Before a message can be passed to its target, it has to be formed; the message is enveloped inside a packet, which is formed by putting the address information of the target as a header of the actual message, so that the destination of the message and its size etc. can be read before the actual message is received. The actual message is then encoded in order to lessen transmittal time. This finalized packet is what gets "pushed out of the door." Now our message is ready to be routed to its destination node.

Routing is the act of moving a message from a source node or other network entity to its destination. A routing technique is a way of handling the message as it passes through individual nodes. A routing algorithm is a rule set for determining where to send a message next. There are several routing techniques used by entities accessing the Internet lets explore some of these routing techniques and algorithms. Dijkstra's least cost algorithm finds all possible paths between two locations. After identifying all possible paths, it also identifies the least cost path.

The algorithm can be applied to determine the least cost path between any pair of nodes; this is the basic principal of routing messages. Lets examine some interesting and notable aspects of routing. E-cube routing A message routing algorithm used on binary hypercubes. Hypercube is a topology used by early American multiprocessors where each node is the vertex of a d-Dimensional cube. If and are the binary co-ordinates of the source and destination of the message, and | their difference, then the e-cube algorithm routes the message along links parallel to the axes corresponding to 1's in, in order from highest to lowest. In a hypercube, e-cube routing (or dimension-order routing) routes a message from source to destination by traversing the differing dimensions in right-to-left order (or left-to-right: the specific order is irrelevant, as long as all routers use the same ordering).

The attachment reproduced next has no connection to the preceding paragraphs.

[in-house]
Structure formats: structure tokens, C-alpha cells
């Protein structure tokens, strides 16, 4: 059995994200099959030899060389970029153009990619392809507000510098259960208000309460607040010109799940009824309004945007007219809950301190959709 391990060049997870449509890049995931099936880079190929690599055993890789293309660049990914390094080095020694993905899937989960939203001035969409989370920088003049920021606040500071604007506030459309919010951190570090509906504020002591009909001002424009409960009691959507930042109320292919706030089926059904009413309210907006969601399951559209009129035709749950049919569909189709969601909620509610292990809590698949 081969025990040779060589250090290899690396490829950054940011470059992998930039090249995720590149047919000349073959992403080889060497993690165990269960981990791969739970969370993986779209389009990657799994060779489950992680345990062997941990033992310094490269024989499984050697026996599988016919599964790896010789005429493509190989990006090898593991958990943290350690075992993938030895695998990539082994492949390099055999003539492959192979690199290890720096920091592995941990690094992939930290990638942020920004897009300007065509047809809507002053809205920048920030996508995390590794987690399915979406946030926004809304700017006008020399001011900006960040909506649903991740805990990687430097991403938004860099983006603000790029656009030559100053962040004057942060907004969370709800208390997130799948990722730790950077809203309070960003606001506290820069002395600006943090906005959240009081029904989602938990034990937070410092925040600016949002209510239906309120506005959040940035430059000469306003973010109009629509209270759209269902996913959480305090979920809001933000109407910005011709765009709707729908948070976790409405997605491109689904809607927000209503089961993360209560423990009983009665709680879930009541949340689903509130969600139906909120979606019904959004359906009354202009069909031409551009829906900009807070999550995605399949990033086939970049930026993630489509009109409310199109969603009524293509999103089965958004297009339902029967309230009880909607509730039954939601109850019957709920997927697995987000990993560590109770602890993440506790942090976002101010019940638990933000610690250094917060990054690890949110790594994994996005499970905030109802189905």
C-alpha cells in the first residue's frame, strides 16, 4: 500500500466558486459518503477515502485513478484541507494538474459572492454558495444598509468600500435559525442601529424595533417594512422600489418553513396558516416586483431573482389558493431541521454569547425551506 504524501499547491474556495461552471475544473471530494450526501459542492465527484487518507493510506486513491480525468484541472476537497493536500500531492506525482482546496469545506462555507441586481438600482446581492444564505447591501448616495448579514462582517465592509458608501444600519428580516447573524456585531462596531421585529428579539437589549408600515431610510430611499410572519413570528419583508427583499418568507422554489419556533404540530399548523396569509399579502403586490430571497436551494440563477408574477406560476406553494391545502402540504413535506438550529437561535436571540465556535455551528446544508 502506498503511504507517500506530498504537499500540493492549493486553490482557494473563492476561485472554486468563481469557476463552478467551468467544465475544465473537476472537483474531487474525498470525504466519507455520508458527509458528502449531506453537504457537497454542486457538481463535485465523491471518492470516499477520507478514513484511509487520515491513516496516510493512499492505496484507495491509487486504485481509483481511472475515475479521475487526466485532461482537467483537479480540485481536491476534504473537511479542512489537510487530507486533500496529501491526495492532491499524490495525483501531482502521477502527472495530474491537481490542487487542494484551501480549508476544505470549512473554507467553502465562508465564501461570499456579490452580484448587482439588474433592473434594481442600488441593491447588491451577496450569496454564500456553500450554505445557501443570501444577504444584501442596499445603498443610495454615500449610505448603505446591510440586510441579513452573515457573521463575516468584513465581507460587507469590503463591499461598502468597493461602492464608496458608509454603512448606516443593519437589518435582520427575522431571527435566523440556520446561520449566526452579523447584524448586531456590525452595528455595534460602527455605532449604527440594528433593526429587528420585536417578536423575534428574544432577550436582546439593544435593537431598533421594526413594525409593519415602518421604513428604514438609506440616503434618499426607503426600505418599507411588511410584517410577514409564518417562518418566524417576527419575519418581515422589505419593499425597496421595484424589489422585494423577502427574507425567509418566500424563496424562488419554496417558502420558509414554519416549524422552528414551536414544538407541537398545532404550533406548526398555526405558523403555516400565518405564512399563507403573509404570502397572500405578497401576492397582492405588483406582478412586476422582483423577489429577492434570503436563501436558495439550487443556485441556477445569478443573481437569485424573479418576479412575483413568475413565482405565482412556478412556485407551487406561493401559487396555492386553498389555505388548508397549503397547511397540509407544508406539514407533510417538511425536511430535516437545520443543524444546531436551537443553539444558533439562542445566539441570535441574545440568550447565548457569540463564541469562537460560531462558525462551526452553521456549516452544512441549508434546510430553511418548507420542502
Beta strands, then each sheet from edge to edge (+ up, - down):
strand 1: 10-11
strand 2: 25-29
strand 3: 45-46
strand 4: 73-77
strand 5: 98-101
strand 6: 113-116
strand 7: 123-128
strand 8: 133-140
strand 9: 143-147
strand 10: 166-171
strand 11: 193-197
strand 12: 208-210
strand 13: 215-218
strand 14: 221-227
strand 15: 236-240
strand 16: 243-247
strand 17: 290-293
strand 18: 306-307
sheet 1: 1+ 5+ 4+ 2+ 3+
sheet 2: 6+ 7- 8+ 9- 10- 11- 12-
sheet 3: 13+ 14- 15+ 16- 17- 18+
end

All edges of the hypercube are viewed as being 2 links, one in each direction. Interval routing - A routing algorithm that assigns an integer identifier to each possible destination and then labels the outgoing links of each node with a single contiguous interval or window so that a message can be routed simply by sending it out the link in whose interval its destination identifier falls. Linear Interval Routing is a space-efficient routing method for point-to-point communication networks. It is a restricted variant of Interval Routing where the routing range associated with every link is represented by an interval with no wrap-around. Interval routing is a space-efficient routing scheme; this scheme is attractive because of its simplicity. Interval routing is one among several compact routing techniques for distributed networks.